© Staffan Widstrand / WWF

The Fundación Vida Silvestre Argentina (FVSA), the country representative of WWF in Argentina, recently celebrated the increase of the jaguar population in Misiones, a province located in the northeastern corner of Argentina. New figures released in the latest monitoring study of the species in 2016 showed that between 71 and 107 jaguars live in the jungle. This is a significant increase from similar studies carried out in 2005 (a range of 30 to 54 jaguars) and 2014 (a range of 51 to 84 jaguars). The newest figures were determined by monthly analyses of photographs obtained with camera traps in 2016.

The increase of the jaguar population has been the result of joint and inter-institutional work between FVSA, other organizations and public institutions that work for the conservation of the species.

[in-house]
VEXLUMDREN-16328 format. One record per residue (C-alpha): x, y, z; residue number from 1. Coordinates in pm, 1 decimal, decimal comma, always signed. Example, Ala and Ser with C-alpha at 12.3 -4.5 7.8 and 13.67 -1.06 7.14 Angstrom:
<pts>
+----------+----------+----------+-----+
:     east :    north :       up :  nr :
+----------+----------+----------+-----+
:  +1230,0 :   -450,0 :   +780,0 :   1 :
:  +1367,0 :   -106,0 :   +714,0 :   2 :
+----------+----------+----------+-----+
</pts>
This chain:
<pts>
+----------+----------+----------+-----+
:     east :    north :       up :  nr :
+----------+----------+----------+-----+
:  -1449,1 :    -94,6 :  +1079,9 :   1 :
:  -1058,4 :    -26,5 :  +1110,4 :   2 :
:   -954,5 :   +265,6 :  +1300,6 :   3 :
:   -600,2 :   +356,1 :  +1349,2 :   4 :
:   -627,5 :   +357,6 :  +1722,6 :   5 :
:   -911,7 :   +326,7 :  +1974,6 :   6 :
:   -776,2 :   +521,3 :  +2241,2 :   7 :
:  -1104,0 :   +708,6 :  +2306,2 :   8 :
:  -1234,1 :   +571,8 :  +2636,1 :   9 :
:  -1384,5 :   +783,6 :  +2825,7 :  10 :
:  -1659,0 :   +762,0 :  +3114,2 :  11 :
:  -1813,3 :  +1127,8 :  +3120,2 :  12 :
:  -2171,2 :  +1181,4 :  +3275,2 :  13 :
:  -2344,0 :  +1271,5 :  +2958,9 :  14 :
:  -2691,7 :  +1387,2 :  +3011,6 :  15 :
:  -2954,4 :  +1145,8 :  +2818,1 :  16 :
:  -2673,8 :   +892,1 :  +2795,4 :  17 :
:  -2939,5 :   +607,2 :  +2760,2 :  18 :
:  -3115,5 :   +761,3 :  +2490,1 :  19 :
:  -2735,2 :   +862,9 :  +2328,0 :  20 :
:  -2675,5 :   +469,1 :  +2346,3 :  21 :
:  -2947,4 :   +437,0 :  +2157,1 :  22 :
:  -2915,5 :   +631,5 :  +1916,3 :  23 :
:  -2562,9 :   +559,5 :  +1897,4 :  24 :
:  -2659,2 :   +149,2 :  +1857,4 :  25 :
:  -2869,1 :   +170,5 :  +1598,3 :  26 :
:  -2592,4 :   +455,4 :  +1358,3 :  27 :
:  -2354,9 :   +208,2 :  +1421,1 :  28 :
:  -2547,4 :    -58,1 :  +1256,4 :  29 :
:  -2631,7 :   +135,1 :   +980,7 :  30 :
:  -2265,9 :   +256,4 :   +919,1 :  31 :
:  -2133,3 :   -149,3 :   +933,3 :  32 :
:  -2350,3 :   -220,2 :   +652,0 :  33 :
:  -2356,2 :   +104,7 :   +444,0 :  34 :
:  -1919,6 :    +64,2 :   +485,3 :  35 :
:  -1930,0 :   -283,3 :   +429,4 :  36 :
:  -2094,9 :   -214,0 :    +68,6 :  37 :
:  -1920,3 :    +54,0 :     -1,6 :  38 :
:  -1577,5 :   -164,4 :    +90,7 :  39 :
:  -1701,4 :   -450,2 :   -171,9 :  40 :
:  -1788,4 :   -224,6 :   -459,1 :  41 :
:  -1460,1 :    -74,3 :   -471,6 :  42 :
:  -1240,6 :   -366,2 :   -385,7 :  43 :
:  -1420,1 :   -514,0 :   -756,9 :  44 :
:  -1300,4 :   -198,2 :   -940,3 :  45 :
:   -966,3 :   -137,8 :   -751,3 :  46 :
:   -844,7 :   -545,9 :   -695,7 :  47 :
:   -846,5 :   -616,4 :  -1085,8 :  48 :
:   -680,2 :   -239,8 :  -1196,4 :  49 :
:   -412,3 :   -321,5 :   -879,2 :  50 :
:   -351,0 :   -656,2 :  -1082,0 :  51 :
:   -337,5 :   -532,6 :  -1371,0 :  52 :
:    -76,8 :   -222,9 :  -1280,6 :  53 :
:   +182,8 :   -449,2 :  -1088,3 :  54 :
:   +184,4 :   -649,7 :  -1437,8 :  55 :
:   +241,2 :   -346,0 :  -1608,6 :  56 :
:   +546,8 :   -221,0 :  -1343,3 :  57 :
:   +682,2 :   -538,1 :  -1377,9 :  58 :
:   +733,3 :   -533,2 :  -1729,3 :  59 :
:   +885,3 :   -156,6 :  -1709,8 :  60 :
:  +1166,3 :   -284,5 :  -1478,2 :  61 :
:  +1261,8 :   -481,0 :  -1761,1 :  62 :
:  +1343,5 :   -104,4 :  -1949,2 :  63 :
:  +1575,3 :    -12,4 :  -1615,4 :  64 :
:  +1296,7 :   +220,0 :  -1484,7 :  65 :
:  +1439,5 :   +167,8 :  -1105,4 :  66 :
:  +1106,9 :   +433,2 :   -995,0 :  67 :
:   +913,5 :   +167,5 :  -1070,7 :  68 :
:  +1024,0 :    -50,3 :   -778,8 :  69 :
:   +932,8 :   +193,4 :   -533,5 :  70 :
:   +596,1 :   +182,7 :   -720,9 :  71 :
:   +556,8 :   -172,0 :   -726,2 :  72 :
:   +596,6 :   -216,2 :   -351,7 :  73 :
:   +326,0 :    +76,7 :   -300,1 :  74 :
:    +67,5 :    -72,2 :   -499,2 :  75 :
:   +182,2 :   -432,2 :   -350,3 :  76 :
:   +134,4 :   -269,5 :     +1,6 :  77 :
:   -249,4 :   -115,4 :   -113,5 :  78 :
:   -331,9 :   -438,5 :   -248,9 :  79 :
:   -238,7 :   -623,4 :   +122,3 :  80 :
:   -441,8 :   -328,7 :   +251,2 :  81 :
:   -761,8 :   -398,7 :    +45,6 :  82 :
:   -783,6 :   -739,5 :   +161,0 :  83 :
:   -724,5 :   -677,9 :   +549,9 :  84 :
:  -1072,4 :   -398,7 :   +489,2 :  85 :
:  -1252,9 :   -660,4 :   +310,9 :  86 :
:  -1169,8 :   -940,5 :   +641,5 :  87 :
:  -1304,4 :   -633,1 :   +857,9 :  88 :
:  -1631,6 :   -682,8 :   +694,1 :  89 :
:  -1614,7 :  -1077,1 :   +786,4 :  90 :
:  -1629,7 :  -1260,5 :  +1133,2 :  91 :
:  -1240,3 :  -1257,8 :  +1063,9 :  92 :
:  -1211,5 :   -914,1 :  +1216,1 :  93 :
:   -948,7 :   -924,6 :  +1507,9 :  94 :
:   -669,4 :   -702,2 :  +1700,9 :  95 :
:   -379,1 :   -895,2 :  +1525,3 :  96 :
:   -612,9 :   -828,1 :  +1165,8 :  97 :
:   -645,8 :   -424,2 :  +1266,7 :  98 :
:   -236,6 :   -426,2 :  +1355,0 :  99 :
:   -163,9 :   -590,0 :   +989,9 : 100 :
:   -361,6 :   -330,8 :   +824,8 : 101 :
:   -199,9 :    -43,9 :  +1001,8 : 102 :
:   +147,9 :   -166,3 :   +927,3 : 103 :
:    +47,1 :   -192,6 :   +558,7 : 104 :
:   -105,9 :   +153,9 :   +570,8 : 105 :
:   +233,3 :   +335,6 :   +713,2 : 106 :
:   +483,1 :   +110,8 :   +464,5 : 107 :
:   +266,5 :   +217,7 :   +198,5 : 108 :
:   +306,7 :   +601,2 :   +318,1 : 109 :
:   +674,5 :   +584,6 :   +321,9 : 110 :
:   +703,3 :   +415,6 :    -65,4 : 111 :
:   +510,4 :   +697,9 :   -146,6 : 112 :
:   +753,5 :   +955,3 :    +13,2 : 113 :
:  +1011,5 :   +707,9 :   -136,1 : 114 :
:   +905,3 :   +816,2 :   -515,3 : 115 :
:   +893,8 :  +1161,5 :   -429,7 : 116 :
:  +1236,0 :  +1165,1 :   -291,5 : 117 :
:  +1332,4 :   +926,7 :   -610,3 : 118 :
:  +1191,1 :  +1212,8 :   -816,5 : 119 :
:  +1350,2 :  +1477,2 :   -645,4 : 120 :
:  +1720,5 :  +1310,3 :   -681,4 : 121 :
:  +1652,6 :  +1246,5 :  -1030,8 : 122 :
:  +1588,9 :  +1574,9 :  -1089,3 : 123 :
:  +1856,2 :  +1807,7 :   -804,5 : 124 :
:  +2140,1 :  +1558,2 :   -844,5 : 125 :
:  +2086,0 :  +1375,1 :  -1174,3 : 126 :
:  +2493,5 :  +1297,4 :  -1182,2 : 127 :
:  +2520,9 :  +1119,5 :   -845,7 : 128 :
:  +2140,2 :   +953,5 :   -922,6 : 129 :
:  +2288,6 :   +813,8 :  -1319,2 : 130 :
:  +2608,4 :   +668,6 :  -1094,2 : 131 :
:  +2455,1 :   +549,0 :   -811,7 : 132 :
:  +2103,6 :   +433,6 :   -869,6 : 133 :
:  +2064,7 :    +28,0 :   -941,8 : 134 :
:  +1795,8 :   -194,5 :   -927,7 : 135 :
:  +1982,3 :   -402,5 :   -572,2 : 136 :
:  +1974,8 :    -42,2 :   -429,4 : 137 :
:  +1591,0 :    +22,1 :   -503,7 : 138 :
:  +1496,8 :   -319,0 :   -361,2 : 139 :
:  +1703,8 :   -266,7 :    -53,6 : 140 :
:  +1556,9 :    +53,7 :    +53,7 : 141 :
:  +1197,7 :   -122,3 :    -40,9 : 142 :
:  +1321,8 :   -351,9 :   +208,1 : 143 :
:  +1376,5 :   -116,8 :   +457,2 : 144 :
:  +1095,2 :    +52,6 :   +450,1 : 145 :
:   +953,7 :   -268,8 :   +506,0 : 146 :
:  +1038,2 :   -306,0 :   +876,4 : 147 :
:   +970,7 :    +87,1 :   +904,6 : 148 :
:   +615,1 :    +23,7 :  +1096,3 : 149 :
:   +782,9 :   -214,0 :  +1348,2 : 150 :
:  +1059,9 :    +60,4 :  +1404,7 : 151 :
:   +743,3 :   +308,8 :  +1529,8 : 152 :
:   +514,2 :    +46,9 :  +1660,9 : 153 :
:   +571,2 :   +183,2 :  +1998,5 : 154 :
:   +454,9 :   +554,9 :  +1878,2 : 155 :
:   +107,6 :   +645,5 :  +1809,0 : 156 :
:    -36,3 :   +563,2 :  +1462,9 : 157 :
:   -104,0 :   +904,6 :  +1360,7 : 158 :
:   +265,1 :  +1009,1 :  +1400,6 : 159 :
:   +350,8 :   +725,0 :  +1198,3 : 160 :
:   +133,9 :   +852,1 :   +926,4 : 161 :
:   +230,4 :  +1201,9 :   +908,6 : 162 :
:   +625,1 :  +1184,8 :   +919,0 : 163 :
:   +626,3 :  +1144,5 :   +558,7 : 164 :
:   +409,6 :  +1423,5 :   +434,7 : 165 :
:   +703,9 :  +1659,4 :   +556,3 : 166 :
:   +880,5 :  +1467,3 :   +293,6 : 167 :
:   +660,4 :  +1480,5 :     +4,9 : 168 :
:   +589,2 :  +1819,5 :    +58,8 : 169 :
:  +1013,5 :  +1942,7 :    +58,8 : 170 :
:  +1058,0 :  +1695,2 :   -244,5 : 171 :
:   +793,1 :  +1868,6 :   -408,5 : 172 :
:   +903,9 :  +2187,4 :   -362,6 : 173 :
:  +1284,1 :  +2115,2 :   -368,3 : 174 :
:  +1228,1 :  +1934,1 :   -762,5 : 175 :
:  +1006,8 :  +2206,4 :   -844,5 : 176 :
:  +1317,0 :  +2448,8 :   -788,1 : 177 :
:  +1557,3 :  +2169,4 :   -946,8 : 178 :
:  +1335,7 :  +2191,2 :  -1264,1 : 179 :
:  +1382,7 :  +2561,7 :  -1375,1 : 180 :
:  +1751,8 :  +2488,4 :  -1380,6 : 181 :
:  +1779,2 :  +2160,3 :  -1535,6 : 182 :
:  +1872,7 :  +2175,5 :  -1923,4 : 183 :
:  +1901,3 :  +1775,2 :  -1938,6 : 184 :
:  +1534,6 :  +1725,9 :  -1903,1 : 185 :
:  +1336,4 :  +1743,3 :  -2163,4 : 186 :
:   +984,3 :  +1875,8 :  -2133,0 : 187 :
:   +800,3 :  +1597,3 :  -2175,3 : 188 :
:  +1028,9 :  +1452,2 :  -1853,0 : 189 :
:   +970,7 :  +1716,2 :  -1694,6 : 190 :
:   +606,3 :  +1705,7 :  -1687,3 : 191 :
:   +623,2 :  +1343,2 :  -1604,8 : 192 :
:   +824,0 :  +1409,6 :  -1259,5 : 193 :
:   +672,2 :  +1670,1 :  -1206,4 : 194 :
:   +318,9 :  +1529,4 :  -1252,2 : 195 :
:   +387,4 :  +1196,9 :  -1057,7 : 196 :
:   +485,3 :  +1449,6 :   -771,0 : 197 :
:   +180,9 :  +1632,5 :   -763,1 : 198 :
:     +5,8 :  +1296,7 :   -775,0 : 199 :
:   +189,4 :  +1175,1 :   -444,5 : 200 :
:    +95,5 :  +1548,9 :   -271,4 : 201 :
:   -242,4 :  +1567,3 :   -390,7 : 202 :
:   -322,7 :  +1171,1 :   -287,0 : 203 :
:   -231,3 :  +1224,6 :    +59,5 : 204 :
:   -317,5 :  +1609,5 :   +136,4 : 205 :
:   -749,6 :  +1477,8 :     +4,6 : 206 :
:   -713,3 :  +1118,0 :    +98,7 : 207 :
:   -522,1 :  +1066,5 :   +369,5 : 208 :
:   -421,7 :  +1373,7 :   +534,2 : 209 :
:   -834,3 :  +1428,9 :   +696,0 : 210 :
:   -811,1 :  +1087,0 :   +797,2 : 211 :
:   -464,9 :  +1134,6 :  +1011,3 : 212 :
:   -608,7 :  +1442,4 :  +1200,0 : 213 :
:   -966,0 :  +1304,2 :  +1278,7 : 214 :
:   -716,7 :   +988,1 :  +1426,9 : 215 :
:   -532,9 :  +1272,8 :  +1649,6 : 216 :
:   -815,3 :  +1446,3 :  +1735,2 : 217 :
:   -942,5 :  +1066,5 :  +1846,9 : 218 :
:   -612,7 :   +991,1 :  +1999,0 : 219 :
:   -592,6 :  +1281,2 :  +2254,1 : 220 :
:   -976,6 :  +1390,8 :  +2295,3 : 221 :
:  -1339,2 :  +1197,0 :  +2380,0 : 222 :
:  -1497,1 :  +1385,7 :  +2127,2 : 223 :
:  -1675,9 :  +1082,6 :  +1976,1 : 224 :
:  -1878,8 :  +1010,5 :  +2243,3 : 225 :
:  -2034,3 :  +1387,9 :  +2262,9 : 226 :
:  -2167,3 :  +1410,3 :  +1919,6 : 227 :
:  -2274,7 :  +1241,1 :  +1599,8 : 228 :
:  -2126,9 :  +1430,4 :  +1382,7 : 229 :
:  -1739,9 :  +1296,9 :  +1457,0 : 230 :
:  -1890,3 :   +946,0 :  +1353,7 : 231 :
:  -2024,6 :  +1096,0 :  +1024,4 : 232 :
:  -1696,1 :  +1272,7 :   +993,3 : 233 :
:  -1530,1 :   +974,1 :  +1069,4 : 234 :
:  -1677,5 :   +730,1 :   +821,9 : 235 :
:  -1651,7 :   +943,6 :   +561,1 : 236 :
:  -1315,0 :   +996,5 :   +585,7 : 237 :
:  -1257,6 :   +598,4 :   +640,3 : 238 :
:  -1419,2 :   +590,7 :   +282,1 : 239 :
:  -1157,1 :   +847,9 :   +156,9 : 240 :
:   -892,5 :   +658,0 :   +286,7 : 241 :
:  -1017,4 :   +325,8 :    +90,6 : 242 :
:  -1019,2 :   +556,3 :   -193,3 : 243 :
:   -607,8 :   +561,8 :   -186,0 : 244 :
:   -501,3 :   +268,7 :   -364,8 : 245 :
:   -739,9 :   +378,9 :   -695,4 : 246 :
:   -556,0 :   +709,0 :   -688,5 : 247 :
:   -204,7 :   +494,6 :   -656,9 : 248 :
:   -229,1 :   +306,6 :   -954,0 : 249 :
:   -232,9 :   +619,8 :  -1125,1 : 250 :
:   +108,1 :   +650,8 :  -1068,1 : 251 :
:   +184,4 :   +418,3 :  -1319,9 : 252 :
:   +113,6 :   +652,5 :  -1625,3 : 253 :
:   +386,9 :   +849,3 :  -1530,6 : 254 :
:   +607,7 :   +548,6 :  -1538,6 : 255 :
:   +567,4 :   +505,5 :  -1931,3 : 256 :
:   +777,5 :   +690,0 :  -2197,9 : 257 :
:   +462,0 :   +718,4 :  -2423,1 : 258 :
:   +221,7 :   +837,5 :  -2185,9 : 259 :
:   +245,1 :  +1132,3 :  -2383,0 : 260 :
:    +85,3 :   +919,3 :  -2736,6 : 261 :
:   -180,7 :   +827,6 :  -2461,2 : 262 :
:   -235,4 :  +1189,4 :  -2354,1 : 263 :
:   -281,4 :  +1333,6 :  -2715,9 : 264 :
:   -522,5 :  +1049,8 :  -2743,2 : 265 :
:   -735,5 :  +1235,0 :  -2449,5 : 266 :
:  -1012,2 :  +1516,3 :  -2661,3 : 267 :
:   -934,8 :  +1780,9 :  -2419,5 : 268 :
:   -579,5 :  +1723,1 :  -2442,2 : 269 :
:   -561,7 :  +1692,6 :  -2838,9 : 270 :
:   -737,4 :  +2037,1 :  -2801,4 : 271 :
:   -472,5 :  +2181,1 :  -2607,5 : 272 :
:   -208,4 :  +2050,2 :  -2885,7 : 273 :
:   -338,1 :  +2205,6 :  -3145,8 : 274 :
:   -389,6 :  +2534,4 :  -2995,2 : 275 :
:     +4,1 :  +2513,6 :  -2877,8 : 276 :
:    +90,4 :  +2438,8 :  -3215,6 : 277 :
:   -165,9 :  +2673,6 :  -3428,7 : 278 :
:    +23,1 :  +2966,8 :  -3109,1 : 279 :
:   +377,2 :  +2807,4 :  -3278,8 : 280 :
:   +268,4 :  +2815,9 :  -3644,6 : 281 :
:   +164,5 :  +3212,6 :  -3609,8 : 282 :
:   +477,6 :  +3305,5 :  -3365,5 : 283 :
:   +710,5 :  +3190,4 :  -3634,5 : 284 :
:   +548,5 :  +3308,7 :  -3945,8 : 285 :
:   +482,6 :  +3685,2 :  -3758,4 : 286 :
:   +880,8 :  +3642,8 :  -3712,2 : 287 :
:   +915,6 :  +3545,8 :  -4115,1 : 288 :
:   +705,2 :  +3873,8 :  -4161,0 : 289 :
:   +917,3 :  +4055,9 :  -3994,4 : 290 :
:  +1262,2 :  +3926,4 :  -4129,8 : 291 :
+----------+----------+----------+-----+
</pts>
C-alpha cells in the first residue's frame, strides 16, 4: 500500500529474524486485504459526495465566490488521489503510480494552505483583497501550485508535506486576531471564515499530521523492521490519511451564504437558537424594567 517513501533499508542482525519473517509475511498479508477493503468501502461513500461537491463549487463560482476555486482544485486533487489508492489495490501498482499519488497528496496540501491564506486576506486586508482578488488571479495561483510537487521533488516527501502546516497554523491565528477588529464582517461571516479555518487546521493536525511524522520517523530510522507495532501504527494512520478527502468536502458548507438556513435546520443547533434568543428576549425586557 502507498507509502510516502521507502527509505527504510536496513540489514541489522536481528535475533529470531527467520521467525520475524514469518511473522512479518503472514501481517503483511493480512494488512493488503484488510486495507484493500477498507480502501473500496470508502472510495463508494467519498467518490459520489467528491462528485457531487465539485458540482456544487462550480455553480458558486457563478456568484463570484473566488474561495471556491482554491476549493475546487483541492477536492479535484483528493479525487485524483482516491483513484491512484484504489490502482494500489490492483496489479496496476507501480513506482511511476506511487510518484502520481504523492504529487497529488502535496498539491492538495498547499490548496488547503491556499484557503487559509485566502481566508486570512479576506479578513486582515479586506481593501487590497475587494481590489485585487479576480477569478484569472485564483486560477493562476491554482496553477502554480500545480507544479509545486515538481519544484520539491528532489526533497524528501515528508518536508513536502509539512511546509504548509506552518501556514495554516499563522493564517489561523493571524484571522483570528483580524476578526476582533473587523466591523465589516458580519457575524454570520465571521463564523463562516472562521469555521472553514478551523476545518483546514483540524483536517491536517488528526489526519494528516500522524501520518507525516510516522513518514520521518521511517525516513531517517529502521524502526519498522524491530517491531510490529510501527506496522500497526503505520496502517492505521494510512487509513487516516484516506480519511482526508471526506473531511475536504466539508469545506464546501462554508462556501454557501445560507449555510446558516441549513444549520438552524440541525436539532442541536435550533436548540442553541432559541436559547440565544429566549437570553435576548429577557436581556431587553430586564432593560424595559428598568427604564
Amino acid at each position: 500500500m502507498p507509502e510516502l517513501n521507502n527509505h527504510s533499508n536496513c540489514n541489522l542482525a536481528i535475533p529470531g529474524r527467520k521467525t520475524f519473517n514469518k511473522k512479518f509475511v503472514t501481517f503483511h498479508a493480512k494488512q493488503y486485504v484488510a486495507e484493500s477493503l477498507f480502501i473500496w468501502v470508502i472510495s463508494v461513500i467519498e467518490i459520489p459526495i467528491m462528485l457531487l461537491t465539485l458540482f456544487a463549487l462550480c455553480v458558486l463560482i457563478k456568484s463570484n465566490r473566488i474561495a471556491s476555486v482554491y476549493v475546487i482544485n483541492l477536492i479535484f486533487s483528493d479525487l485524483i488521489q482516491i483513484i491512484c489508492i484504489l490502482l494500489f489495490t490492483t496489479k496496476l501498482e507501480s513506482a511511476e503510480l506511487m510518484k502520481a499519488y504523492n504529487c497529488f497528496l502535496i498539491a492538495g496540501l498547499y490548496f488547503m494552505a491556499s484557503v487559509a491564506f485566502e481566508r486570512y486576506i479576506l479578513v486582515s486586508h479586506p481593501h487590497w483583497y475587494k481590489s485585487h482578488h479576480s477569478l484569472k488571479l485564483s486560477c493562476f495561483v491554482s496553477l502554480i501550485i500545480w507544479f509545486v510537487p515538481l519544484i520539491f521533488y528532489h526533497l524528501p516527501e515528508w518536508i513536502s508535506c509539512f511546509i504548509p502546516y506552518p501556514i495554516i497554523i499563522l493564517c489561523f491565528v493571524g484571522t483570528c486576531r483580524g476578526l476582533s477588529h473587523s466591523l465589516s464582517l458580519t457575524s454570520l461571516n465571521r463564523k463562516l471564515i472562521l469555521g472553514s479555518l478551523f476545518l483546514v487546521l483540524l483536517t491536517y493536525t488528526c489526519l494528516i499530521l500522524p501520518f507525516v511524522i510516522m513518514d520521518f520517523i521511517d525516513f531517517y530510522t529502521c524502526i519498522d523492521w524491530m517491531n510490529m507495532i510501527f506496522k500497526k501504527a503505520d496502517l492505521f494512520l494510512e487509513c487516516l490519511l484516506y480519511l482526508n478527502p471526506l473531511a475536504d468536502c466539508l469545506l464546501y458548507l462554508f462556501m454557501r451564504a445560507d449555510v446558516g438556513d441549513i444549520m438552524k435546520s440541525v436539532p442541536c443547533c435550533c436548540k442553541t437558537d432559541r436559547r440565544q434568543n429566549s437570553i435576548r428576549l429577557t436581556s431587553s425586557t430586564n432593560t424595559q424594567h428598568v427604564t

Since 2002, scientific research on the species has been strongly promoted and supported by FVSA. They helped draft the Jaguar Conservation Action Plan, which was approved by the National Parks Administration in 2012, the Ministry of Ecology and Natural Resources of Missions in 2014 and other key partners. Awareness-raising campaigns and environmental education material were designed and implemented to address some of the threats that the species is experiencing. 

These actions are part of the Action Plan for the Conservation of Jaguars, a strategy developed and agreed upon by organizations and institutions that work in the care of the species in the Misiones province, and whose main objective is to reach a stable population of 250 jaguars.

Travel to see Jaguars in the Wild